Praising BuzzFeed’s video output is not unlike handing Goliath a trophy. In 2017, the digital giant dominated web videos, with 65 billion views on YouTube and Facebook. BuzzFeed’s most popular channel is Tasty, which produces those sped-up, disembodied cooking videos you’ve no doubt seen on social media. BuzzFeed’s beauty content is trendy enough for at least one of their personalities’ faces to appear on merch. (Once under the Boldly banner, then the Ladylike label, it’s now known as As/Is.) The videos’ appeal lies largely in the group-hang feel that lone-wolf creators—like BuzzFeed defector Safiya Nygaard, who has since set up her own channel—would likely find challenging to reproduce. It’s one thing for a vlogger to put on a bald cap to see how differently people might react to you. It’s another to share the experience with a friend and to compare notes afterward.

My YouTube history page tells me that I first got sucked into the bottomless BuzzFeed video hole through an experiment called “Korean Americans Try Korean Fashion Trends,” featuring two presenters, one male and one female. (With just under 2 million views, this video appears to be among BuzzFeed’s less-seen, though smartly micro-targeted, yield.) The content of the three-minute video is self-explanatory. Naturally, the lure lies partly in the makeover (from hip creative workers in a casual office to softer and prissier versions of themselves, according to prevailing East Asian trends). But it’s just as entertaining to witness the reactions of the hosts’ co-workers (a near-ubiquitous segment in BuzzFeed’s beauty and lifestyle videos). “You look amazing!” one of co-host Rachel Kang’s colleagues tells her, immediately after she decides that her new face makes her look “sad.” (Kang and I aren’t related.) It’s hard to decide whether she’s flattered, dismayed, or both—all the thrill of watching makeovers compacted into three-and-a-half minutes.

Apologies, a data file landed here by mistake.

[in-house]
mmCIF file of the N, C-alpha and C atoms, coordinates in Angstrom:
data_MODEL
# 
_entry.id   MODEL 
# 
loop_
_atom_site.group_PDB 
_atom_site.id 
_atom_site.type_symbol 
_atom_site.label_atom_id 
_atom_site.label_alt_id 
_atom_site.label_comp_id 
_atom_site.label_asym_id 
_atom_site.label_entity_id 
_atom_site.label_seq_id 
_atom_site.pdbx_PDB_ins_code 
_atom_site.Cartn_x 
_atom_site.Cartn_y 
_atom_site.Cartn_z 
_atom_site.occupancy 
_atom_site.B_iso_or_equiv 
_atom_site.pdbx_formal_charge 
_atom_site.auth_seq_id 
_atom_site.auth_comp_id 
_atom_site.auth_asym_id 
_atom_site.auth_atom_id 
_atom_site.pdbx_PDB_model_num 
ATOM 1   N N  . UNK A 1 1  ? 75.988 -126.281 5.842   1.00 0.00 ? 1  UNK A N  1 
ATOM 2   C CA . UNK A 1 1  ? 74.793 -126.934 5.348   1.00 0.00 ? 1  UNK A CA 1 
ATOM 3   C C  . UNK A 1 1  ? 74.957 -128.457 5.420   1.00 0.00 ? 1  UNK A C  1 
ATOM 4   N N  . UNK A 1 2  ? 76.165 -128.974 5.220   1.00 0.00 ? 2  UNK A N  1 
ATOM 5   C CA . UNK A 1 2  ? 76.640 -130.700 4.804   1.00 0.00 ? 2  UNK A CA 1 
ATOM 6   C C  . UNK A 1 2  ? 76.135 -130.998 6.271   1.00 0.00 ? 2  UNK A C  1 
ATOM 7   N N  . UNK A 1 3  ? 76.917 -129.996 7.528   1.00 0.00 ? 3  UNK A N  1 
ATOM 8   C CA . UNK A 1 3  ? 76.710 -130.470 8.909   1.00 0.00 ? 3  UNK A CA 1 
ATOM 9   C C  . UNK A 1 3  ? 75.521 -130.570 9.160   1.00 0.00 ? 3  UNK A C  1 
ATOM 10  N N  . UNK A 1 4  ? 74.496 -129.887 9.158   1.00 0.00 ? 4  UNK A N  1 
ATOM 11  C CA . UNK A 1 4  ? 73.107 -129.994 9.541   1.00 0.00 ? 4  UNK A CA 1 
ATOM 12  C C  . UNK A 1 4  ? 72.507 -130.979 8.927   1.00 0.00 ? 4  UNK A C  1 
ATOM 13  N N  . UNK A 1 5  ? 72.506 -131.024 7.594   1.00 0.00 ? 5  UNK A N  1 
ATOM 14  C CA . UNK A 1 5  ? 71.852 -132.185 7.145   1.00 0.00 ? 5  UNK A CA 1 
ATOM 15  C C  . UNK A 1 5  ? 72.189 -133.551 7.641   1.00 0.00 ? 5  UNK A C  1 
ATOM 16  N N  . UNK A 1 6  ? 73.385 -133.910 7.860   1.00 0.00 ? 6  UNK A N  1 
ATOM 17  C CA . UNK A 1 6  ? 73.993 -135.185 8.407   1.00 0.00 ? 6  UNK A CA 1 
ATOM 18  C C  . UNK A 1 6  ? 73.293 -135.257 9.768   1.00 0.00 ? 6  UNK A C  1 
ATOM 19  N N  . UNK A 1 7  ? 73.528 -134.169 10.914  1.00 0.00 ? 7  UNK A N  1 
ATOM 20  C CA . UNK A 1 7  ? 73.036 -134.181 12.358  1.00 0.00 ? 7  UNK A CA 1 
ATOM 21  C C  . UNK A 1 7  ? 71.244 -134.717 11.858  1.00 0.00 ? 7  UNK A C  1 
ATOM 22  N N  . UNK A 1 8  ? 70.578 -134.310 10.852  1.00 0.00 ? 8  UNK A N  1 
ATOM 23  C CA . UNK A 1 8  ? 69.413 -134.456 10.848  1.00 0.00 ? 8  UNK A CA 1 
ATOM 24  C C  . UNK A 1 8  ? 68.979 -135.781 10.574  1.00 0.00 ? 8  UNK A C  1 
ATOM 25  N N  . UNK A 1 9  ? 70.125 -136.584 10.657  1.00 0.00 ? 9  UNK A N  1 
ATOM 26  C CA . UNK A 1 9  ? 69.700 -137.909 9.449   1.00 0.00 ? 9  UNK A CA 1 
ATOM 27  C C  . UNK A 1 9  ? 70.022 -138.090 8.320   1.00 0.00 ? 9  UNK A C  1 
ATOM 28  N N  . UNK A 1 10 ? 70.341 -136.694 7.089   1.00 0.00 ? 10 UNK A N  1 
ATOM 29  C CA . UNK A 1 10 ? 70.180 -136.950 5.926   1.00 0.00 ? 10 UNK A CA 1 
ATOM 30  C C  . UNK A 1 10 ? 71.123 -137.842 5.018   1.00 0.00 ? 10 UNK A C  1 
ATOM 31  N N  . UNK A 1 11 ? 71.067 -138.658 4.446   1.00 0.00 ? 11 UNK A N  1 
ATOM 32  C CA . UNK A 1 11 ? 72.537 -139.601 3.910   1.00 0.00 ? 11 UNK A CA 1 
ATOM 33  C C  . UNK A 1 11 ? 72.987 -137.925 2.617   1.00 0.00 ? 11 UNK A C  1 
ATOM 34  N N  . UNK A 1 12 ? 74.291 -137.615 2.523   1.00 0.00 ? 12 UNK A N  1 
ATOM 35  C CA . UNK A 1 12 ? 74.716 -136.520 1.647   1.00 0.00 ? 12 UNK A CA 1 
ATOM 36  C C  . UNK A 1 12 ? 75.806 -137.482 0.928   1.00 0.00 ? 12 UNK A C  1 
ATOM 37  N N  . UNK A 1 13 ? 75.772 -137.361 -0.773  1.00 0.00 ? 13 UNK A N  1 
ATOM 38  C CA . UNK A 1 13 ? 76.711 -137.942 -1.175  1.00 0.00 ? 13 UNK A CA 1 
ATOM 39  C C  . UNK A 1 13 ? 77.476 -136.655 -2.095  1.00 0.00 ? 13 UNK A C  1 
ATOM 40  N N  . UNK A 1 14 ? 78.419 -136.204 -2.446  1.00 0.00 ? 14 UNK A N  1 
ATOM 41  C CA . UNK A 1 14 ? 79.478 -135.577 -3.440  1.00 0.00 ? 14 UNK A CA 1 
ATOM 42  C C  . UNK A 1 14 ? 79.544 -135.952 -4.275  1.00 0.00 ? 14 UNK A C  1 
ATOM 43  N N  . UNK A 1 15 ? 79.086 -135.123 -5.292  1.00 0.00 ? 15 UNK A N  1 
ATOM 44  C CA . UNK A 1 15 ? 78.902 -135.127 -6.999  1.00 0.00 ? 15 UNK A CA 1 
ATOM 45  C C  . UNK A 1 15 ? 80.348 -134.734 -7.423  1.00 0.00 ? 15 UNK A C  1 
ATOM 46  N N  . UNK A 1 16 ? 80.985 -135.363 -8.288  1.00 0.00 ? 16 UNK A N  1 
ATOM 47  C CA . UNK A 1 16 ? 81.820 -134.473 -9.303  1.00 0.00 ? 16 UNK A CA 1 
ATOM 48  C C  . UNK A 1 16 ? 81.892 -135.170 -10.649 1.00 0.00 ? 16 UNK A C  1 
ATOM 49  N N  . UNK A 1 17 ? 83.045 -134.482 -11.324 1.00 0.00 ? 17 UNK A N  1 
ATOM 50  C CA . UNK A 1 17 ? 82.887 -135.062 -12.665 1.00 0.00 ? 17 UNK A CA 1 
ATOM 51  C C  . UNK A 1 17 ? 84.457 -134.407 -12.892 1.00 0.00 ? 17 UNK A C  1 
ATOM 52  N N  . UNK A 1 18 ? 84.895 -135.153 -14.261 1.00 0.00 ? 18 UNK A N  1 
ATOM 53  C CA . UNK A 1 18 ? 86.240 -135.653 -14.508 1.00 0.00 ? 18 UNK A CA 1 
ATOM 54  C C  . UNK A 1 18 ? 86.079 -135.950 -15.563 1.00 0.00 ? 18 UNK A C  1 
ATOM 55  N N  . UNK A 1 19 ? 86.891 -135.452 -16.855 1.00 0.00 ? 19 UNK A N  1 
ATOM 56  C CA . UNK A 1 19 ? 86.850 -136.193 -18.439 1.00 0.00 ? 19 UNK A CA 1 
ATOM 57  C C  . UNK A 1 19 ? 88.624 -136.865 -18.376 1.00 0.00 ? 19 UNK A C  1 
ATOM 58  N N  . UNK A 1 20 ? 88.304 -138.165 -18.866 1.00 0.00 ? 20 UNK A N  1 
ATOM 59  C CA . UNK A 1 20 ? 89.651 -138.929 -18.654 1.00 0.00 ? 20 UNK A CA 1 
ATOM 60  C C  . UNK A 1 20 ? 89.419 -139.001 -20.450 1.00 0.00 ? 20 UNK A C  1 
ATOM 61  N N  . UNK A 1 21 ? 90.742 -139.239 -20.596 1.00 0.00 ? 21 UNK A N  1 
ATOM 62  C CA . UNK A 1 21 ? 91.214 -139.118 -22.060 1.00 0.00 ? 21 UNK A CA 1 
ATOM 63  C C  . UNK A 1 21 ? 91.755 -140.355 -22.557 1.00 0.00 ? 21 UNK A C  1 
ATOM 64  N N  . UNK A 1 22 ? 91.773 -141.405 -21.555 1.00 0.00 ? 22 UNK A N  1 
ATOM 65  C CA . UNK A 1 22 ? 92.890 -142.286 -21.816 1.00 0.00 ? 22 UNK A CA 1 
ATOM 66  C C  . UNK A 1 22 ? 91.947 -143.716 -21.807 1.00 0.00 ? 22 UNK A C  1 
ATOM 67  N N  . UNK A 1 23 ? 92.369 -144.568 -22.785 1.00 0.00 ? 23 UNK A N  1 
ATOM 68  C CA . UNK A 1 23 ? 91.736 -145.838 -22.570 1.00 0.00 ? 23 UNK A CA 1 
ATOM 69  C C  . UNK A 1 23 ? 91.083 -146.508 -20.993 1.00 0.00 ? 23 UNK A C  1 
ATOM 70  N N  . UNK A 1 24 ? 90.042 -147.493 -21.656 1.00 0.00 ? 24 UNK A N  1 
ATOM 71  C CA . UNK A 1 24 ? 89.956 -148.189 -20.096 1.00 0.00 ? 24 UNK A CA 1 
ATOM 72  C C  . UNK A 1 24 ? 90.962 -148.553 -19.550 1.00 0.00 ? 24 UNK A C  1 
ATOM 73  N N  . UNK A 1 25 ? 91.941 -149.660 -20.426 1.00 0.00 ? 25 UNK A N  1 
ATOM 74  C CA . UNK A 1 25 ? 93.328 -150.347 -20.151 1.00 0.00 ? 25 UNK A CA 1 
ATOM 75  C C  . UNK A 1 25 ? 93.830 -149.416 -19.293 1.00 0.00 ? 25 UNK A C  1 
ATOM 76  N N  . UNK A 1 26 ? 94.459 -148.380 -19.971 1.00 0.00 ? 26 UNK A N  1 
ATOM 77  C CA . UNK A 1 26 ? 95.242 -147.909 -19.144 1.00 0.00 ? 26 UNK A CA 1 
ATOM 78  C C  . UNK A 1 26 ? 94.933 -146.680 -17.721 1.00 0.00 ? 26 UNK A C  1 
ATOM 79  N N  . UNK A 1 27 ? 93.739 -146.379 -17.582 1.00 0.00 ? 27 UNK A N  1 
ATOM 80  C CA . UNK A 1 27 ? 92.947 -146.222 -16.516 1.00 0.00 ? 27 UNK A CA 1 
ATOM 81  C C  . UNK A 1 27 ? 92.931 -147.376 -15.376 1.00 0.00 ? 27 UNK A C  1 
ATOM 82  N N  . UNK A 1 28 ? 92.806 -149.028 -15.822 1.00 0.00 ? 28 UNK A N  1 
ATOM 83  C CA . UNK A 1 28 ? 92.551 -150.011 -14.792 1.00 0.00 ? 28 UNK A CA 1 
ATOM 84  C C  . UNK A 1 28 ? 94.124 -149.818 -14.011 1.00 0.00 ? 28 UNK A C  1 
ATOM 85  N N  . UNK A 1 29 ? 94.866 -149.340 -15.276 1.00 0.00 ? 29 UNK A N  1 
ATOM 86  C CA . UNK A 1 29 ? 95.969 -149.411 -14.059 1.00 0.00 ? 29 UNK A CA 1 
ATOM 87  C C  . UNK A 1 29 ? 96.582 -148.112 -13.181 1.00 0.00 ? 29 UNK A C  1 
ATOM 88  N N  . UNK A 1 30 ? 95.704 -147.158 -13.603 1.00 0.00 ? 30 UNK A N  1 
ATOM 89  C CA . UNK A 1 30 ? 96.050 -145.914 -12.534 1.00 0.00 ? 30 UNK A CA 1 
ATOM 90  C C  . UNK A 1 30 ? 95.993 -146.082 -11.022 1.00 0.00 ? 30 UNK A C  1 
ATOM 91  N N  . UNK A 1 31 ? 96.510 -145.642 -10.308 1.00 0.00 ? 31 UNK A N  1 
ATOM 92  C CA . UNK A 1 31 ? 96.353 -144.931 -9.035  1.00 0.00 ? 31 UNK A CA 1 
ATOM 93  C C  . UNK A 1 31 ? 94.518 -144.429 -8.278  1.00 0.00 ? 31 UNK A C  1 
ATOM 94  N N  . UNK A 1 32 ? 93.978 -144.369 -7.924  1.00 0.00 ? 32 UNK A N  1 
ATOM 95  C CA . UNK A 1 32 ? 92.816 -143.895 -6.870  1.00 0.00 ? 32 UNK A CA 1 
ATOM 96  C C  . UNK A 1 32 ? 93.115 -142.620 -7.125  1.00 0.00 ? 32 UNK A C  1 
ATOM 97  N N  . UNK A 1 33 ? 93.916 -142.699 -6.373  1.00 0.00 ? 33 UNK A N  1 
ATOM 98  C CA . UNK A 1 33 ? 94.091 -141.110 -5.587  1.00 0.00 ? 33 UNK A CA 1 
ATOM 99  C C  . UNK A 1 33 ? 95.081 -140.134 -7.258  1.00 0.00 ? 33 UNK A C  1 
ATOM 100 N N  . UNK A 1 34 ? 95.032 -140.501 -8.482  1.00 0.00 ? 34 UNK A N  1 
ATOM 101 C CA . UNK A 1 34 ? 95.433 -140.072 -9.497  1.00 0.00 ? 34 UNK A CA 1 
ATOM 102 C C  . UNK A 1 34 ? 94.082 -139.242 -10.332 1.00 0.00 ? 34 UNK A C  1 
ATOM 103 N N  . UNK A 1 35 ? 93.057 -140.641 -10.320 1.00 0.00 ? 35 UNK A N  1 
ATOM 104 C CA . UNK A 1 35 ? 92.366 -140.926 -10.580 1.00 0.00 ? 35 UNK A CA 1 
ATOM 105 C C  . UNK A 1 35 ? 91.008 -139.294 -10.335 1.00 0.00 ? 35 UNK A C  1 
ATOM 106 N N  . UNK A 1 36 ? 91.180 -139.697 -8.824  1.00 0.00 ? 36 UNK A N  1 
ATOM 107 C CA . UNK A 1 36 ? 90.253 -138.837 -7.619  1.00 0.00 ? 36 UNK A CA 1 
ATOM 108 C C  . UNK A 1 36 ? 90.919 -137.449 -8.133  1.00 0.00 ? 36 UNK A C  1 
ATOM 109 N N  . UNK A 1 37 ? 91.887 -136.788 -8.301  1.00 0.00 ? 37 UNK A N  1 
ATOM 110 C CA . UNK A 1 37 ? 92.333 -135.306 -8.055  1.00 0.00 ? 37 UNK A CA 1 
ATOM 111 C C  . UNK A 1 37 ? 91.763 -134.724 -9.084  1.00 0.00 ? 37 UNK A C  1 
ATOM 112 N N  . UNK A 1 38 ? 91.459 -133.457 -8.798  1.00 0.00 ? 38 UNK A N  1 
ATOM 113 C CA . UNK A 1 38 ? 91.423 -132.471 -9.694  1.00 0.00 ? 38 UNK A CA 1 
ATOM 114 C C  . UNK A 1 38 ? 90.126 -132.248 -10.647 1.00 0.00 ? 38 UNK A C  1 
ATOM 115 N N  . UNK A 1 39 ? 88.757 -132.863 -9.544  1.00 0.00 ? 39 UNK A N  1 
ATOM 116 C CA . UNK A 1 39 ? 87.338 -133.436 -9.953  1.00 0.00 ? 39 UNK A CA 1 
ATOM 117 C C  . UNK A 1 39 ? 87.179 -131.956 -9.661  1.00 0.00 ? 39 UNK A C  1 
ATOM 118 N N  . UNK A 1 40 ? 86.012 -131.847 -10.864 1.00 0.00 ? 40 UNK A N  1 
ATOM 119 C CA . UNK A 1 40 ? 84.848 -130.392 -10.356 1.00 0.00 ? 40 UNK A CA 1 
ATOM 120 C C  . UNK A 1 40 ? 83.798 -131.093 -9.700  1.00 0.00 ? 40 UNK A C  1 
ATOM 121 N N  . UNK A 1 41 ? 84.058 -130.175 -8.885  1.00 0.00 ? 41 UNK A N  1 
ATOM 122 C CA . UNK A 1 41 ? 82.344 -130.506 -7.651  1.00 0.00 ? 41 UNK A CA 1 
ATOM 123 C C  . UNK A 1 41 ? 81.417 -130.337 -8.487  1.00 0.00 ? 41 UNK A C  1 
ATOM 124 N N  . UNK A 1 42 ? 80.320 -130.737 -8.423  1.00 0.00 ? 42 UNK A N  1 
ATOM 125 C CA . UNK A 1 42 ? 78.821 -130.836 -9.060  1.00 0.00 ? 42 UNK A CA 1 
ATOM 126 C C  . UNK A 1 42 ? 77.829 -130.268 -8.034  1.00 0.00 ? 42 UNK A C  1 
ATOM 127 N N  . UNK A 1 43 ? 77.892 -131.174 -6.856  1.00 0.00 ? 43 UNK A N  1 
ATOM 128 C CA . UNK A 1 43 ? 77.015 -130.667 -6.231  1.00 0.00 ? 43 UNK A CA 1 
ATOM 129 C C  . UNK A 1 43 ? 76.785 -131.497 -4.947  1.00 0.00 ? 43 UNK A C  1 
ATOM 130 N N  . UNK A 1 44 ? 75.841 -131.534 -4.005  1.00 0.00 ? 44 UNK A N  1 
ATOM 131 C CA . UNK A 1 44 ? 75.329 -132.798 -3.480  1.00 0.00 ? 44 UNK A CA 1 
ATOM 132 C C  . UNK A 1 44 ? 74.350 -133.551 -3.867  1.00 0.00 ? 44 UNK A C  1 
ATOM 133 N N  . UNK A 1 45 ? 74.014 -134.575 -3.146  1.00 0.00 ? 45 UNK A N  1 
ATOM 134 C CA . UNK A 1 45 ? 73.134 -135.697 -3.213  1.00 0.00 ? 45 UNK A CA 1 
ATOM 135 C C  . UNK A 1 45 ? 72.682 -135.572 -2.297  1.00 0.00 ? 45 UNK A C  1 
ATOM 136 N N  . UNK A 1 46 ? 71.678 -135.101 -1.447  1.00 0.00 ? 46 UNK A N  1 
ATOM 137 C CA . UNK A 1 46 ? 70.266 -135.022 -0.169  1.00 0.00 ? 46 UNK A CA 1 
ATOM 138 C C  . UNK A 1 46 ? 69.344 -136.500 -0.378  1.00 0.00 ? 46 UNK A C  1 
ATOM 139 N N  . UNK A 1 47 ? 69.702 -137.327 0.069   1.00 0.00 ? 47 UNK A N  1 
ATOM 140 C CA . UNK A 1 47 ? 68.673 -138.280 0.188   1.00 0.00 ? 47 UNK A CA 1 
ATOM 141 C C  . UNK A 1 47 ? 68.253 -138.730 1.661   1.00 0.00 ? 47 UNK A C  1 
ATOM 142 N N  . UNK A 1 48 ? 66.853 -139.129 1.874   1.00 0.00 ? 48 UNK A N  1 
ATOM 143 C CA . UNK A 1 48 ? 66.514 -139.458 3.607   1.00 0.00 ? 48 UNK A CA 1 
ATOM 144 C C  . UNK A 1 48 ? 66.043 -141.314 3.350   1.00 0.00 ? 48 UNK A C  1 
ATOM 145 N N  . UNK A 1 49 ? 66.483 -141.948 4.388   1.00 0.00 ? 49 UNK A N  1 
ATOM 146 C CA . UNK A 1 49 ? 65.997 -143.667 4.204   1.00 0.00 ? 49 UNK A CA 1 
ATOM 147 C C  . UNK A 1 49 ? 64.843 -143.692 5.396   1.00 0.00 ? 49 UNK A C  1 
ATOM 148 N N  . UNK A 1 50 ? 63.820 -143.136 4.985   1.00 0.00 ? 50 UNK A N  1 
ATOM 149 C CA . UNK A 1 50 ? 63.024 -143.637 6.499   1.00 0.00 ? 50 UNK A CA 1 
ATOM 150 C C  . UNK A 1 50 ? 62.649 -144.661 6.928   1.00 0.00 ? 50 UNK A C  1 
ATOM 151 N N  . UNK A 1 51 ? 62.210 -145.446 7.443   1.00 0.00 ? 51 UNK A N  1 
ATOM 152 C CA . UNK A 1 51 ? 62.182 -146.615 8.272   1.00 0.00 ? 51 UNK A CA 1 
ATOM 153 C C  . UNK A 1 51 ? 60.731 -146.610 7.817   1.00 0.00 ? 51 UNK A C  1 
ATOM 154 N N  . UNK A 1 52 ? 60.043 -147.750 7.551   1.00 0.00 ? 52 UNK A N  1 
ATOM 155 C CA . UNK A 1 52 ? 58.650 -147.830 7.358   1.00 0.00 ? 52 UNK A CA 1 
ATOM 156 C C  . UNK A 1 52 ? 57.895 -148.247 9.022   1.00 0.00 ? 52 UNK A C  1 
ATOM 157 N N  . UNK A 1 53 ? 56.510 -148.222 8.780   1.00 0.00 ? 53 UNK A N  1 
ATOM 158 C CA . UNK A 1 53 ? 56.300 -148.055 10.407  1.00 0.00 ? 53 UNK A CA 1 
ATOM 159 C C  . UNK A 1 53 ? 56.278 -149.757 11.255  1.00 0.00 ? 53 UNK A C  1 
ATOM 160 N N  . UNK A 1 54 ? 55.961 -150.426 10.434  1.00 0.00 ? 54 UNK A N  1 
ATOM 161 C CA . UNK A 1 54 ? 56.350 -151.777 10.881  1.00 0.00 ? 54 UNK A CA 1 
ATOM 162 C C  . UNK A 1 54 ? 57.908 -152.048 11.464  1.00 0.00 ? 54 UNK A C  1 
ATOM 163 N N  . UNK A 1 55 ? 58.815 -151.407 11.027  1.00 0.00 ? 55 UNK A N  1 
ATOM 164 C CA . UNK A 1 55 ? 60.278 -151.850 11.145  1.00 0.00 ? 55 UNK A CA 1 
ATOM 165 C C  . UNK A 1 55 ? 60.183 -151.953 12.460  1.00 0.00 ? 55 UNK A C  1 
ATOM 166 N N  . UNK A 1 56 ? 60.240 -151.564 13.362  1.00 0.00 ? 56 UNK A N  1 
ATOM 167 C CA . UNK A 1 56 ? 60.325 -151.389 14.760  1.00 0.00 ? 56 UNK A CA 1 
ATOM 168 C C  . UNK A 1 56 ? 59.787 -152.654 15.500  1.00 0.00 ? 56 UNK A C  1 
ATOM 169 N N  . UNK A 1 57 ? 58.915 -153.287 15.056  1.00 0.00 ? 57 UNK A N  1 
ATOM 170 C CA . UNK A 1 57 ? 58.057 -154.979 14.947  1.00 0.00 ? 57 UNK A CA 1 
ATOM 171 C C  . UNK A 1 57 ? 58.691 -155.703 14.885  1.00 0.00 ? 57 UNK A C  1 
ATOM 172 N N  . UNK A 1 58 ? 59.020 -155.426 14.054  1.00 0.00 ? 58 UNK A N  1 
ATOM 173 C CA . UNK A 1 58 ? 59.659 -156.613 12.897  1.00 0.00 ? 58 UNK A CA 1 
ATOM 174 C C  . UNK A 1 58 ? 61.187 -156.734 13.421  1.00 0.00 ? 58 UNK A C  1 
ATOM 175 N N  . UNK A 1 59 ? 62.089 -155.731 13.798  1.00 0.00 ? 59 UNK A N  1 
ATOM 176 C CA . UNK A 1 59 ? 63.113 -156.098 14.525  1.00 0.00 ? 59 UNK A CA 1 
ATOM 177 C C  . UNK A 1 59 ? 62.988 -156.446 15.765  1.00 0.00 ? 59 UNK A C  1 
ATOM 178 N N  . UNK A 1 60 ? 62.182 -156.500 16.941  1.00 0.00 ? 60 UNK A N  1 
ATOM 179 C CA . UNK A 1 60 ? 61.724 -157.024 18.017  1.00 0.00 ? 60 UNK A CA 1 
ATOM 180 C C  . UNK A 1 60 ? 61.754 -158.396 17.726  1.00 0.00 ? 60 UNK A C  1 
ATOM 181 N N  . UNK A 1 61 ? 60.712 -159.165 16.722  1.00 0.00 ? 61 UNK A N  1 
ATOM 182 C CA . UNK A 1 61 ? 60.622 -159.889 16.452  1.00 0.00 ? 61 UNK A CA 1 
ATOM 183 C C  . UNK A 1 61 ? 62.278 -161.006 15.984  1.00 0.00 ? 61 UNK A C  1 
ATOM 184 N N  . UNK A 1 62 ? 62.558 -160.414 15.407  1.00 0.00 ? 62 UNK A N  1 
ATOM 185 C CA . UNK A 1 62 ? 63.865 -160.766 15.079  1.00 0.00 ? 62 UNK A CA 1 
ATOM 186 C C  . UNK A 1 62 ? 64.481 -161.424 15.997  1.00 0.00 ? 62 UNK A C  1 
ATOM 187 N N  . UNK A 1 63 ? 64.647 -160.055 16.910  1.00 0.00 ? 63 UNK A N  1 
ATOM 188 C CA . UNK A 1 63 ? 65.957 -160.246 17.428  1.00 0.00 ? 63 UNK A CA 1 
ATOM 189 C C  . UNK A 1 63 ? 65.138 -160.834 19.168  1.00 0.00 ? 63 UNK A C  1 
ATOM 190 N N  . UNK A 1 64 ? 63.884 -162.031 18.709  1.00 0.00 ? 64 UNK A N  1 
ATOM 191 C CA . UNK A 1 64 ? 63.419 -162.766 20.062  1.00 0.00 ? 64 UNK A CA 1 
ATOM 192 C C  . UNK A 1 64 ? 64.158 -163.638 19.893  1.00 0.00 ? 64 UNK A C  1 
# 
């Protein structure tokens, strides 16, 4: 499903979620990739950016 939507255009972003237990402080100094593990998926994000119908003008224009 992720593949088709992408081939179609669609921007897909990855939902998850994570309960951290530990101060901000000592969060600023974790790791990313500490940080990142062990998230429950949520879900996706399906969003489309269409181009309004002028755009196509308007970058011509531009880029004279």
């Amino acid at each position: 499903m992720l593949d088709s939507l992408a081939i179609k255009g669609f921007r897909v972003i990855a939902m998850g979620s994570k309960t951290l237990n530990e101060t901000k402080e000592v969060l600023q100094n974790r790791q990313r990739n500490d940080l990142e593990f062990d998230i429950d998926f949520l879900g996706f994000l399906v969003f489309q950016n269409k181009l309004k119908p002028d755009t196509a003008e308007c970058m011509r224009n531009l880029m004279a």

Similarly, anyone can learn how to mimic Kim Kardashian’s makeup routine. But BuzzFeed’s version tells you what matters: How the people around you might react to your Kim K. lewk. Per BuzzFeed’s formula, three different employees star in the Kardashian video, in which three subjects wear $907 of product on their faces for a week. The racial diversity among those women—one white, one black, one Indian American—goes unremarked upon, but is the other key element that I’d argue makes these videos so popular. The multiple test subjects in this video and others generally offer varying responses, and the racial, gender, sexual, and size diversity among them represent a wider cross section of society, which beauty companies serve unequally. “What the Same Outfit Looks Like on Different Body Types,” for example, feels like it visualizes a conversation you might have in a text chain among girlfriends, where different individuals weigh in on what a piece of clothing might look like on their own bodies. Here, you can actually see it.